Judge: We have a suppression hearing coming up. Anything more on that? Ray's lawyer: We have asked for the 3500 material by April 21. No confirmation yet

 Ray's lawyer: We object to witnesses wearing masks.

Judge Liman: Is there precedent for me to issue an order to the government to release the 3500 material? Maybe there's another way to accomplish this.  Ray's lawyer: Perhaps the Court could simply urge the gov't

AUSA: We only got the request yesterday. I have to confer with a supervisor. On masks, there have been proceedings in this District using them. The government has no objection to witnesses wearing masks. Judge Liman: Two witnesses? AUSA: Yes.

 Judge Liman: I urge you to produce the 3500 material. On masks, I'm the fact finder. I'm able to judge credibility of a witness with a mask on, based on content and body movement and how they answer - if they are defensive or forthcoming. Objection overruled

Judge Liman: If a larger courtroom become available, we might move there. And if I can't make credibility determinations, we'll address that then. AUSA: We need a schedule for our motion for a bill of particulars, we could make it in about four weeks.

AUSA: We'd need two weeks to respond. Judge Liman: Motion by May 14, US response by May 28, any reply by June 4. AUSA: Mr. Ray recorded his own post-arrest interview. We'd like a copy. Judge Liman: That would be covered by Rule 16. Ray's lawyer: We will comply.

Ray's lawyer: .. but we're not convinced we are required to produce this - we are unaware of such a recording, and we have not reviewed any such recording. Judge Liman: I trust you will ask Mr. Ray.

AUSA: Are we still on for a September trial date? Judge Liman:  It may depend if I agree to substitution of counsel to Mr. Lind. We are going out of the call now, to a virtual separate room. There is to be nobody else in the room. Later I will come out and rule

 9:55 am - and they're back from the break-out room.

Judge Liman: I spoke with them in camera, to be filed under seal. I am going to grant the application to withdraw. I will appoint Mr. Lind to represent Ms Pollak under the Criminal Justice Act. Lind: I need some weeks, I'm tied up with other cases.

Judge Liman: Three weeks - we'll have another conference, with Mr. Ray and his counsel too. May 10. Ms. Pollak: That's okay. Adjourned.

 Jump-cut to March 19, 2021 and Larry Ray's lawyers are saying the two hours every week day on the computer is not enough. The US Attorney's Office has replied with an affidavit that the MCC allows some 25 inmates similar privileges. And the others? Watch this site.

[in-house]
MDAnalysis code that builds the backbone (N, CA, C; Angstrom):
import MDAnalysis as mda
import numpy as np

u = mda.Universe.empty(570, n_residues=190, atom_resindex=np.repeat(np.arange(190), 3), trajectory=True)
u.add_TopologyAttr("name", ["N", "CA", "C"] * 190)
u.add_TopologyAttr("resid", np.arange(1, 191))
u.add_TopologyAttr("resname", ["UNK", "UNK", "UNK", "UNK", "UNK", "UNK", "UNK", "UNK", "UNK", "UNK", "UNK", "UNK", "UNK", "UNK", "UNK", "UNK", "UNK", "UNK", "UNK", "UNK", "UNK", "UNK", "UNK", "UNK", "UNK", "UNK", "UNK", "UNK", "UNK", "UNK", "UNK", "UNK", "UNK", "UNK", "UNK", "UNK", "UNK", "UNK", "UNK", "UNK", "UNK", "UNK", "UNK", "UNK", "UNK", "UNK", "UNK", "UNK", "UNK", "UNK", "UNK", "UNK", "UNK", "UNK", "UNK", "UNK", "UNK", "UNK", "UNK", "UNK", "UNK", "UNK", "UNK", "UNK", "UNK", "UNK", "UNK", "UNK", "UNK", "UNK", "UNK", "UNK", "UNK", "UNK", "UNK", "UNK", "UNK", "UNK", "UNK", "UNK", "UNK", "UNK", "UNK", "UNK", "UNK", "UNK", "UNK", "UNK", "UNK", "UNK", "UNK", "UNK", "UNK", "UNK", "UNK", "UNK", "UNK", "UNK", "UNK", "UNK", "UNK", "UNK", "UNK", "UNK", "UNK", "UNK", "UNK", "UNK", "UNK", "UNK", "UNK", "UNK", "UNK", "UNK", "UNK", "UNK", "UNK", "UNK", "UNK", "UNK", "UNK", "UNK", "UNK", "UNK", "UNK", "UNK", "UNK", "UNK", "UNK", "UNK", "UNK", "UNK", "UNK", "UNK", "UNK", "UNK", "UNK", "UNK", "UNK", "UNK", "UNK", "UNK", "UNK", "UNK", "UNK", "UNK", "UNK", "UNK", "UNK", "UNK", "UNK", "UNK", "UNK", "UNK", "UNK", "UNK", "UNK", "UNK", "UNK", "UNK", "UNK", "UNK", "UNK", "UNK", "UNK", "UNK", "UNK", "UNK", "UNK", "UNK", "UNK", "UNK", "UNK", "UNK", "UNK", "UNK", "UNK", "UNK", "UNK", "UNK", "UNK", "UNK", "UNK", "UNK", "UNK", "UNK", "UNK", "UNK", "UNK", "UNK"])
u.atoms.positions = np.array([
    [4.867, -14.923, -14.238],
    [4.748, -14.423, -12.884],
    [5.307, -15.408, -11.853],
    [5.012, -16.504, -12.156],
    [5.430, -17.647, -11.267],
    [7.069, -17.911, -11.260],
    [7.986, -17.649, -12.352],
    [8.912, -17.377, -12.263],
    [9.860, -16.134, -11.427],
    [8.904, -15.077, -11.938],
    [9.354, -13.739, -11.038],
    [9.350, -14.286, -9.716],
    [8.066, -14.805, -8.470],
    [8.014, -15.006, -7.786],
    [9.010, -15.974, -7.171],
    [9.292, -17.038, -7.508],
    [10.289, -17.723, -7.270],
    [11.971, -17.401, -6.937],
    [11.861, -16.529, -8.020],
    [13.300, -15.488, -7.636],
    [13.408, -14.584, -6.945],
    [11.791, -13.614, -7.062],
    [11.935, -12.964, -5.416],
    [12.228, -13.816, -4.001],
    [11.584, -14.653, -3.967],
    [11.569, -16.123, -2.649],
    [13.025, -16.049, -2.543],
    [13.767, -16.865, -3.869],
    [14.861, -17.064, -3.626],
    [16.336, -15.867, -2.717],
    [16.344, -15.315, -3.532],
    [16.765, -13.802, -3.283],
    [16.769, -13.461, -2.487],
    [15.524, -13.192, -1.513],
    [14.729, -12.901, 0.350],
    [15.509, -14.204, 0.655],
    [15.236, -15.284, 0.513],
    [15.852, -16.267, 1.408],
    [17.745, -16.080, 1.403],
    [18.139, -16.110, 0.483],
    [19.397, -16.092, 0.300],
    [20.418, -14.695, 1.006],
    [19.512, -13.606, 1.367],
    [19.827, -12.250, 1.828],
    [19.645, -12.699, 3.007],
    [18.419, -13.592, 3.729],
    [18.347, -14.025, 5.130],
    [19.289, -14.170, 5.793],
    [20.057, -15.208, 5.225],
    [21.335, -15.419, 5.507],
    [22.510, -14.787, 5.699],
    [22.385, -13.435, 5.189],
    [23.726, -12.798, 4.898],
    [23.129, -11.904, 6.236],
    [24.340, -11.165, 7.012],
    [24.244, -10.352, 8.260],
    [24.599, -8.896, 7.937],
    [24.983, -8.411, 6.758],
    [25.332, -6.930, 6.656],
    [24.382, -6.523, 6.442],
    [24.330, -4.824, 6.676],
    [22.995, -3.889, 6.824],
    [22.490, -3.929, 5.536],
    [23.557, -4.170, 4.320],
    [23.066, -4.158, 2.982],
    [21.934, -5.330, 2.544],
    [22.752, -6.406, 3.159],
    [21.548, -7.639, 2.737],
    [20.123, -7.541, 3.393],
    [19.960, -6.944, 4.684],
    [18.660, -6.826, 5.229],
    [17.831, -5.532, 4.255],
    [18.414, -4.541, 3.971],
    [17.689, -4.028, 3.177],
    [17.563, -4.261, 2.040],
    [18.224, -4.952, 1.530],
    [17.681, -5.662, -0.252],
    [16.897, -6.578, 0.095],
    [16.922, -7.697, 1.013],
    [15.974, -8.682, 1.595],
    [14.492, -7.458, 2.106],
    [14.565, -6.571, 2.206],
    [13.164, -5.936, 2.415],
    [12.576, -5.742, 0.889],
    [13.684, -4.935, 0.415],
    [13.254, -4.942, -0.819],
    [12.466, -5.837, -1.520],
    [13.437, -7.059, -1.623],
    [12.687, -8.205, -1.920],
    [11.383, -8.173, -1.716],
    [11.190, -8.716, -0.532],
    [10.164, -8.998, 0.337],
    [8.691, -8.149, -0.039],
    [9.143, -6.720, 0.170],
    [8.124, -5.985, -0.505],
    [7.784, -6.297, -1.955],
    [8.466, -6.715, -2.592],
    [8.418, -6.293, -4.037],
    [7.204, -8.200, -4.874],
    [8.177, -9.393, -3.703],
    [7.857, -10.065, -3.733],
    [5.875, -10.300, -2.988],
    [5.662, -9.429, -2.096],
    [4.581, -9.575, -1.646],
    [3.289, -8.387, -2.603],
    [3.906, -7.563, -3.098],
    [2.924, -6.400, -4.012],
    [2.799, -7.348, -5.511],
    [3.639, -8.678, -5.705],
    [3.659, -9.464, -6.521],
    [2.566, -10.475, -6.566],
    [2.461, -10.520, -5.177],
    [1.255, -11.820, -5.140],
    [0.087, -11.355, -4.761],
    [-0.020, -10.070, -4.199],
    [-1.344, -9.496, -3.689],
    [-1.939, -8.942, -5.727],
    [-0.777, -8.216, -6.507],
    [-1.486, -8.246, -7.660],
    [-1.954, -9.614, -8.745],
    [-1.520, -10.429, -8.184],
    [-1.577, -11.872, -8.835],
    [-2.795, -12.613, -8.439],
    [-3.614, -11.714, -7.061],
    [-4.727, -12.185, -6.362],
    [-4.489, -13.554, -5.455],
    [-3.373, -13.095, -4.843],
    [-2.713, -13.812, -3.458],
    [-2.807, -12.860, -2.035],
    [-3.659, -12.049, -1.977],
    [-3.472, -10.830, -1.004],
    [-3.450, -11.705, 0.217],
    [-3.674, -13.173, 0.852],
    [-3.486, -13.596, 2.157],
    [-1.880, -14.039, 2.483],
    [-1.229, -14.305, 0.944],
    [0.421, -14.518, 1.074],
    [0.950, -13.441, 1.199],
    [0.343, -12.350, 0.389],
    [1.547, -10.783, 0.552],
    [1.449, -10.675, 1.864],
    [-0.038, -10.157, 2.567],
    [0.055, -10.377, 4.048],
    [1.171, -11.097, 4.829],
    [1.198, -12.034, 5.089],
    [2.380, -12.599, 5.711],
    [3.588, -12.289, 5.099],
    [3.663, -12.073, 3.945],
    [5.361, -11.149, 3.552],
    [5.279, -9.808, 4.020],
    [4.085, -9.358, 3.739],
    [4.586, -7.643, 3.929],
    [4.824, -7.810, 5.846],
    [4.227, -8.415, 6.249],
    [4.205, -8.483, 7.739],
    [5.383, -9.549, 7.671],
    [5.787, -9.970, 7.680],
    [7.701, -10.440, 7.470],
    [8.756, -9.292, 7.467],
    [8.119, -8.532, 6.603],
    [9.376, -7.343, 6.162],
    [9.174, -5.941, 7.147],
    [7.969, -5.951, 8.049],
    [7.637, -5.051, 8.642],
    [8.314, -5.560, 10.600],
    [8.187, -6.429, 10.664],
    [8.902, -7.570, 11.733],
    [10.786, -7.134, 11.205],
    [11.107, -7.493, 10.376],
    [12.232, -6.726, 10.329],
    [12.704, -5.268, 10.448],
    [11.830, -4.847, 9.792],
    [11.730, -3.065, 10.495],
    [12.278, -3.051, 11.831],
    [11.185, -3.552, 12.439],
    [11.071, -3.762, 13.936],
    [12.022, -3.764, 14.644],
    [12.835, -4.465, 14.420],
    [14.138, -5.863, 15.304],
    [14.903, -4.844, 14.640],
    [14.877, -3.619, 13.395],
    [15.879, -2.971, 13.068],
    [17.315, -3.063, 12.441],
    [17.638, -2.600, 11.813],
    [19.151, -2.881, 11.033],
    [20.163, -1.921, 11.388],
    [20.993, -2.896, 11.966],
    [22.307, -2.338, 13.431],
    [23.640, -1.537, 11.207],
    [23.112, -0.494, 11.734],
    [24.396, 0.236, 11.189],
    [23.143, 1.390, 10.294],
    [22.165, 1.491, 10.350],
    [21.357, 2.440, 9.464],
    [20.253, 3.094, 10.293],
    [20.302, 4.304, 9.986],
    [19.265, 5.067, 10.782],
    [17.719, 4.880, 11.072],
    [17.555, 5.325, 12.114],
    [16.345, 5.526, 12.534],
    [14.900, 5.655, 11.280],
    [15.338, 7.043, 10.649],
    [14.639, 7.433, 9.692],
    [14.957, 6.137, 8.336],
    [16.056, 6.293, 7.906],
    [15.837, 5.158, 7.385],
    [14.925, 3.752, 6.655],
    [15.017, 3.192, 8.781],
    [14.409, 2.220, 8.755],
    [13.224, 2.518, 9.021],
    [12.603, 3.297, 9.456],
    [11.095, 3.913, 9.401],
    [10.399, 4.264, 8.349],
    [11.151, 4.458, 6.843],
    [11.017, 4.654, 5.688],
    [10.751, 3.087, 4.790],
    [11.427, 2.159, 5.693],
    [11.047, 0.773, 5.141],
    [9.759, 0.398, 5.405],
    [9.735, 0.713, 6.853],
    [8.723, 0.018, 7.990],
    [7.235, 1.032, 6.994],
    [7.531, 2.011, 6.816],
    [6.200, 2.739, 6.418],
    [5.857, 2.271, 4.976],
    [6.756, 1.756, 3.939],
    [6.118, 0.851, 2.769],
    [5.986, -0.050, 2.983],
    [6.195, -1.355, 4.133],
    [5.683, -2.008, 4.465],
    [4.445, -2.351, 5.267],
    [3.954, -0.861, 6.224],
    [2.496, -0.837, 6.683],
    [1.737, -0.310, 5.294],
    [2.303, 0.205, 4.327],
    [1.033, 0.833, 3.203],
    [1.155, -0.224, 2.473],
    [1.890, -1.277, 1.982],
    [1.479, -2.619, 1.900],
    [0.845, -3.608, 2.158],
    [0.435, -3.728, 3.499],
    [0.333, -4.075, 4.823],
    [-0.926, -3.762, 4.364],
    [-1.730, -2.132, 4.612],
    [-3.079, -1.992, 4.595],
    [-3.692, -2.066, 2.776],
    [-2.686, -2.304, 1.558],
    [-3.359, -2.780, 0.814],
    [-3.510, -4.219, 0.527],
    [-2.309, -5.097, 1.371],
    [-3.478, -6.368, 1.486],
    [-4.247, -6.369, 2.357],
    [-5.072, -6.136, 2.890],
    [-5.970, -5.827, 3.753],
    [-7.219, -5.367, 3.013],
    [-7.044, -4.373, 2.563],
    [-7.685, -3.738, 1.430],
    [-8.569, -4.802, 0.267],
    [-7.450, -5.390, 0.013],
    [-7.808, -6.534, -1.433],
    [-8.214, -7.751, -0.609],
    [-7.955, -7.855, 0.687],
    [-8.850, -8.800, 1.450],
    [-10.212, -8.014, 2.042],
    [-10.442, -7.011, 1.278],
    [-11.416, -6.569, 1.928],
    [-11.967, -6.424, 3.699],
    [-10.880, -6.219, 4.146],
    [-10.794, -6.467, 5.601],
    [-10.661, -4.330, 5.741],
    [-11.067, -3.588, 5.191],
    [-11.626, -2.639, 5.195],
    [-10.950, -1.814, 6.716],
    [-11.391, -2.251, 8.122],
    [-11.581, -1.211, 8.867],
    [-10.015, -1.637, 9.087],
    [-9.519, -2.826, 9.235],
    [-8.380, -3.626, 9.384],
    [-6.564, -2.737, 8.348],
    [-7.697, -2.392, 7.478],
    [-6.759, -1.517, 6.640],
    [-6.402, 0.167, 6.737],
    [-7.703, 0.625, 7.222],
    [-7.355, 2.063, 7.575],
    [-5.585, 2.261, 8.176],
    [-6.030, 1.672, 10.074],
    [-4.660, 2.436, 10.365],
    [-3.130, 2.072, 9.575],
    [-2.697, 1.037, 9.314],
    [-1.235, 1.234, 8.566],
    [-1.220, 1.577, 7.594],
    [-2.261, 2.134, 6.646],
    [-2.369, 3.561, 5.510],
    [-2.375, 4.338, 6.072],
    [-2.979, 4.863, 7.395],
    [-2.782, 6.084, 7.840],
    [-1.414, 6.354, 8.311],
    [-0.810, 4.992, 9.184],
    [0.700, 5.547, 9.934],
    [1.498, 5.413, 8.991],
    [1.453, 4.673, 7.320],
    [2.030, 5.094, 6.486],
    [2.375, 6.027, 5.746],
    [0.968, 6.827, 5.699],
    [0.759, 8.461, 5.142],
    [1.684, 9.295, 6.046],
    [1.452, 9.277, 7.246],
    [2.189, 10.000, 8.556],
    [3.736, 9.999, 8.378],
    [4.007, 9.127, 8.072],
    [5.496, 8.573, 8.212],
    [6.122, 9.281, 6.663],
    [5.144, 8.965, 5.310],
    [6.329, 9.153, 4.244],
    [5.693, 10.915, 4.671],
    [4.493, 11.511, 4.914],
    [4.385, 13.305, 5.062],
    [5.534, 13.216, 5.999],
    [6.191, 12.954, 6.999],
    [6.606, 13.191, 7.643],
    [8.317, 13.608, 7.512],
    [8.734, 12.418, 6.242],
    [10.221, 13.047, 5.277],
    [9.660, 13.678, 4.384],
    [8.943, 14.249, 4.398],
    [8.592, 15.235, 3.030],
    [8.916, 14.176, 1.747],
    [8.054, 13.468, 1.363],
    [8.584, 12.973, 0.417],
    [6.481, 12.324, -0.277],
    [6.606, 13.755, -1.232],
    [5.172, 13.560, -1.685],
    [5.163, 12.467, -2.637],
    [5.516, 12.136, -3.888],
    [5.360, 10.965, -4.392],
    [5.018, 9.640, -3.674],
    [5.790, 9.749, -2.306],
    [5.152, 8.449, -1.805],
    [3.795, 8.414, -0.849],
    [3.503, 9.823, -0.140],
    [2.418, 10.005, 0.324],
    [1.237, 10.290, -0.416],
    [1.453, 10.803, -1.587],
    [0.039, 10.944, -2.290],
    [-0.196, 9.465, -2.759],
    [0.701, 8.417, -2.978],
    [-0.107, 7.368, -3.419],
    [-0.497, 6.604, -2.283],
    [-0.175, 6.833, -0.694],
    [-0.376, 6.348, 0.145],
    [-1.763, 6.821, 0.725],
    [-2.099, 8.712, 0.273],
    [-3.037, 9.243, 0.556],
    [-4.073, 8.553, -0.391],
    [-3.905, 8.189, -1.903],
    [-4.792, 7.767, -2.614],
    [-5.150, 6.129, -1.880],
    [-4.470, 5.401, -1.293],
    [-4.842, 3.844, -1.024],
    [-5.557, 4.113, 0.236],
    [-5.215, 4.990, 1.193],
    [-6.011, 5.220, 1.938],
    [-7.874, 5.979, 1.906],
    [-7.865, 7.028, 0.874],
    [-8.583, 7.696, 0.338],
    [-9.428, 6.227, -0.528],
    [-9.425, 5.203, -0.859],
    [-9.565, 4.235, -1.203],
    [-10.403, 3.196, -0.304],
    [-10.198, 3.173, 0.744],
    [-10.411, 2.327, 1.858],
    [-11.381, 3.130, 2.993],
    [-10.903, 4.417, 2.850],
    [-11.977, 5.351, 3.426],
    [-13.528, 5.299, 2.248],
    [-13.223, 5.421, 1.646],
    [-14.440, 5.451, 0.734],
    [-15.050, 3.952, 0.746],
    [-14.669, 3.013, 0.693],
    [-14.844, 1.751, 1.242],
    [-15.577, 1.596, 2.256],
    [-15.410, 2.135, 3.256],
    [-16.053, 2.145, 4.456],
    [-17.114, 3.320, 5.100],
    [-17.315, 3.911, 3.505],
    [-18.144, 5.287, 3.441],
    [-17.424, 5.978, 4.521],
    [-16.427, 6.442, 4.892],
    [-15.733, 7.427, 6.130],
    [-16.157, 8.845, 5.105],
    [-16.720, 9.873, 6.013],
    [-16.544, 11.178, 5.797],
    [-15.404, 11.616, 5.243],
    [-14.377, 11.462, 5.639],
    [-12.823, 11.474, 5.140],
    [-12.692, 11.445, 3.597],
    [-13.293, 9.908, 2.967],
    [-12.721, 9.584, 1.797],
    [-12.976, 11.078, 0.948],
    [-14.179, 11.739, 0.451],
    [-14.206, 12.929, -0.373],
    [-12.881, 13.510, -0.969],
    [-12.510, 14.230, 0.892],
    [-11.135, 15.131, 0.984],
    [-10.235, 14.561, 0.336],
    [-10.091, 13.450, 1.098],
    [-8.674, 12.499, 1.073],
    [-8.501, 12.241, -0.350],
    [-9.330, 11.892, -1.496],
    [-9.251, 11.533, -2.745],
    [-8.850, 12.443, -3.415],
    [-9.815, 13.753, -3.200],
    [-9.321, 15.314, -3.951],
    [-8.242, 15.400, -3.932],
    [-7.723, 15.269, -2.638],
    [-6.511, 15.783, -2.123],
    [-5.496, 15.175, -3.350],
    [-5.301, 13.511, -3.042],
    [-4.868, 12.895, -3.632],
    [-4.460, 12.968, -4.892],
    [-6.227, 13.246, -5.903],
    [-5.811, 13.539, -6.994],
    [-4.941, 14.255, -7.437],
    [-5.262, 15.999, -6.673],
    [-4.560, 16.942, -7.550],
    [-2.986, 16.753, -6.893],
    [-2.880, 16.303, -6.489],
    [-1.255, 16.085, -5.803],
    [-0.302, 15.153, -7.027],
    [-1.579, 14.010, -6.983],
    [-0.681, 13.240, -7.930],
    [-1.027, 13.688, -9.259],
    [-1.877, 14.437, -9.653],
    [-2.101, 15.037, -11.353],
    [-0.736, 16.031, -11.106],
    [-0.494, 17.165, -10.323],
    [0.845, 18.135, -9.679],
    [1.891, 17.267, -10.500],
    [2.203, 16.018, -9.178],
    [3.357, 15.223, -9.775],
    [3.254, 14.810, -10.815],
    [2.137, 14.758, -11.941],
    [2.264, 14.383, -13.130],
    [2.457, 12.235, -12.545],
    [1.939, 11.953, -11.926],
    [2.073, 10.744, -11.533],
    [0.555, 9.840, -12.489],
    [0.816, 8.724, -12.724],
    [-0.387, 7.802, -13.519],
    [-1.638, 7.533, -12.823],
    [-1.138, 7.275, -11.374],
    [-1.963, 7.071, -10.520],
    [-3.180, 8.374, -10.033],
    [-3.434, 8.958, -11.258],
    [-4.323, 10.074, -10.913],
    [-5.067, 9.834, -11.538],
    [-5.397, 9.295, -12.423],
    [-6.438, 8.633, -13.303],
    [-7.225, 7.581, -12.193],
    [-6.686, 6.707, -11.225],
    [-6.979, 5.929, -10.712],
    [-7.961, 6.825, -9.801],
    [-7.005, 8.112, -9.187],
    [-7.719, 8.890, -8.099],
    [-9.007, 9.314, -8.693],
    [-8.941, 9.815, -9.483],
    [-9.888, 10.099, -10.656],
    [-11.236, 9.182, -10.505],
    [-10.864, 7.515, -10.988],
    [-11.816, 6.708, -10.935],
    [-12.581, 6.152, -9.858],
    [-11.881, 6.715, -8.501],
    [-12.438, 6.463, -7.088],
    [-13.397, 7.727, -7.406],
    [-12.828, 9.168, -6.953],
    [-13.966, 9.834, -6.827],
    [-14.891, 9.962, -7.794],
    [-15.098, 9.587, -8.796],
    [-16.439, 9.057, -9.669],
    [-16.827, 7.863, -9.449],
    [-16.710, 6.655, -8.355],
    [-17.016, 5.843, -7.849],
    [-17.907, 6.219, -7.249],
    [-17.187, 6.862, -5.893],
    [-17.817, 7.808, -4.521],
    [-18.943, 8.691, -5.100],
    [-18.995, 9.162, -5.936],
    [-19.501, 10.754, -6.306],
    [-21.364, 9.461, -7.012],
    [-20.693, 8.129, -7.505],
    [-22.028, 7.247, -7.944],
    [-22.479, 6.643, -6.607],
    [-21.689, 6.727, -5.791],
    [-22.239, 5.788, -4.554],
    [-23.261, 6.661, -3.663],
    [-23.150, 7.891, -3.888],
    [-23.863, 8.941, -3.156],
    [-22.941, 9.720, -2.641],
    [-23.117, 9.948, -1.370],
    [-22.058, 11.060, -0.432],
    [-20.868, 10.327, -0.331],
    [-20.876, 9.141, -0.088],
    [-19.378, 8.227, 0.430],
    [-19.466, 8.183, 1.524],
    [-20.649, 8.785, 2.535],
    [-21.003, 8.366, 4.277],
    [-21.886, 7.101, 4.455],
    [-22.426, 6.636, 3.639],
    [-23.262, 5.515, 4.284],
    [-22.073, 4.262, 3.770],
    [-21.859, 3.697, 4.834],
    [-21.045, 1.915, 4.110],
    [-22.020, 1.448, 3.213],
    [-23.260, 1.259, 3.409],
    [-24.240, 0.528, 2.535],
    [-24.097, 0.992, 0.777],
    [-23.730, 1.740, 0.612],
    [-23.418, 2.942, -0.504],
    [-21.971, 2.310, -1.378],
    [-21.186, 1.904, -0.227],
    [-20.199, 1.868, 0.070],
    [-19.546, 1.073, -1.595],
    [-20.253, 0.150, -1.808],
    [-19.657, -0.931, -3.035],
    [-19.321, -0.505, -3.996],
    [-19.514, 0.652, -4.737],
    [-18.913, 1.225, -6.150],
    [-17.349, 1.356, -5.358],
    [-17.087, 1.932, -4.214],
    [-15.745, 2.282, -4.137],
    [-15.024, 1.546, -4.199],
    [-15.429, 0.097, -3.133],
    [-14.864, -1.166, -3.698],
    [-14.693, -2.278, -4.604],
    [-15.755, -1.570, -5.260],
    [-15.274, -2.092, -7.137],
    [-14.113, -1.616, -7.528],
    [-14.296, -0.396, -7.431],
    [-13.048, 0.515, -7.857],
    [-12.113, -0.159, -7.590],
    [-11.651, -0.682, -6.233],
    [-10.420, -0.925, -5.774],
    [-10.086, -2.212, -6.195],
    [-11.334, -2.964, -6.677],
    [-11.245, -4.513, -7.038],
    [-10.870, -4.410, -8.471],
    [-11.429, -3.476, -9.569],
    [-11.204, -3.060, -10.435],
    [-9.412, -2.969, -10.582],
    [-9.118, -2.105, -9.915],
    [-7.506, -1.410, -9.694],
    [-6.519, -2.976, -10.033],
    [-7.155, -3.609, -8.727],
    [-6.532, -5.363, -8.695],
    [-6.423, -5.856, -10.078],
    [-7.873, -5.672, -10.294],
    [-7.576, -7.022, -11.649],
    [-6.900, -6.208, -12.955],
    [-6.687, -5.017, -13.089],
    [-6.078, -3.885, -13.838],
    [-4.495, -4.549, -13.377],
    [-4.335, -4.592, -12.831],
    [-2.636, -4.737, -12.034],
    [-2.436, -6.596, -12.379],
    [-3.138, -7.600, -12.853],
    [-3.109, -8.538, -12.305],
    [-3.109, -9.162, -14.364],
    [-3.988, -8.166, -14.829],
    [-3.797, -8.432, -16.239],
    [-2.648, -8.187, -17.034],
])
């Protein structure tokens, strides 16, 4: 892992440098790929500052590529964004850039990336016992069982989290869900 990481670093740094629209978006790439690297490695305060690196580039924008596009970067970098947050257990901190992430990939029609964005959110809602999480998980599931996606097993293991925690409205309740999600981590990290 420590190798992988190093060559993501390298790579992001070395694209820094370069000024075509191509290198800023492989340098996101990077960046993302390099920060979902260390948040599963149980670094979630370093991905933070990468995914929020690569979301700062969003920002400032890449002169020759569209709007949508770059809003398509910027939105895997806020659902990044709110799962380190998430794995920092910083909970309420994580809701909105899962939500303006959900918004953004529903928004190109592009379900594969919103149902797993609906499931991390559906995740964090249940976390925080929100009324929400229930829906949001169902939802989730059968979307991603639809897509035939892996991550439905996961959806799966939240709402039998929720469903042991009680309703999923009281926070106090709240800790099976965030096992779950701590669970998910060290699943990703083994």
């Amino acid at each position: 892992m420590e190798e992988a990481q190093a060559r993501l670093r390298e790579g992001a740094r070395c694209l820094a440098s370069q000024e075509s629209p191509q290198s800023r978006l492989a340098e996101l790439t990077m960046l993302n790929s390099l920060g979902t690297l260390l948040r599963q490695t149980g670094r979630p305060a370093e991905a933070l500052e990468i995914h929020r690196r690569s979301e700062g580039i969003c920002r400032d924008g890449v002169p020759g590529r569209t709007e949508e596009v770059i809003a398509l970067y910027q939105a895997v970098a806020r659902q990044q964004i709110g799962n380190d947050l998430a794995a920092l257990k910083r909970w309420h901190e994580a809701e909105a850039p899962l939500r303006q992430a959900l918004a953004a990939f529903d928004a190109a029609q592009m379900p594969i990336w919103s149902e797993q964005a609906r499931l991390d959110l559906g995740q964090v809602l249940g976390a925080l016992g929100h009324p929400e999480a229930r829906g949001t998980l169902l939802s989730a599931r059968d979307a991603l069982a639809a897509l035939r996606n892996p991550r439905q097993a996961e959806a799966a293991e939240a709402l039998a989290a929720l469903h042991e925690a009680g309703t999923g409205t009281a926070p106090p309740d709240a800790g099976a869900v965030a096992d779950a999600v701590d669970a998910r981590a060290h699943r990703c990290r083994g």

Now on March 29, a schedule: "ORDER as to Lawrence Ray: The Government and the defense have each submitted schedules for the Government to file its in limine motion related to evidence regarding the psychological and medical treatment of the alleged victims in this case. The Court previously has ordered each side to answer questions that the Court has with respect to the motions to suppress by April 12, 2021. The Court will hold a motion hearing regarding the Defendants motion to suppress statements on April 28, 2021 at 10:00AM in Courtroom 15C at the 500 Pearl Street Courthouse and will hear argument on the motion to suppress evidence on that same date. Those dates are firm. Based on those dates, the following is the schedule for the in limine motion regarding psychiatric and medical evidence: Government motion due by June 18, 2021; Defense response due by July 2, 2021; Government reply due by July 9, 2021."

  Back on n January 29, there was a co-defendant who was indicted and then released on bond: Isabella Pollak. The next indicted was unsealed and Pollak was presented before SDNY Magistrate Judge Debra C. Freeman. She was released on $100,000 bond and told, no contact with victims.

On February 9 Judge Liman held Pollak's arraignment and was told, at the end, that she may not be competent to stand trial. Inner City Press live tweeted it, here and below.

 On February 15 - President's Day - Pollak's lawyers Peter M. Skinner and Valecia J. Battle of Boies Schiller Flexner asked for a one-week extension to pick a candidate to perform a competency evaluation of Pollack. I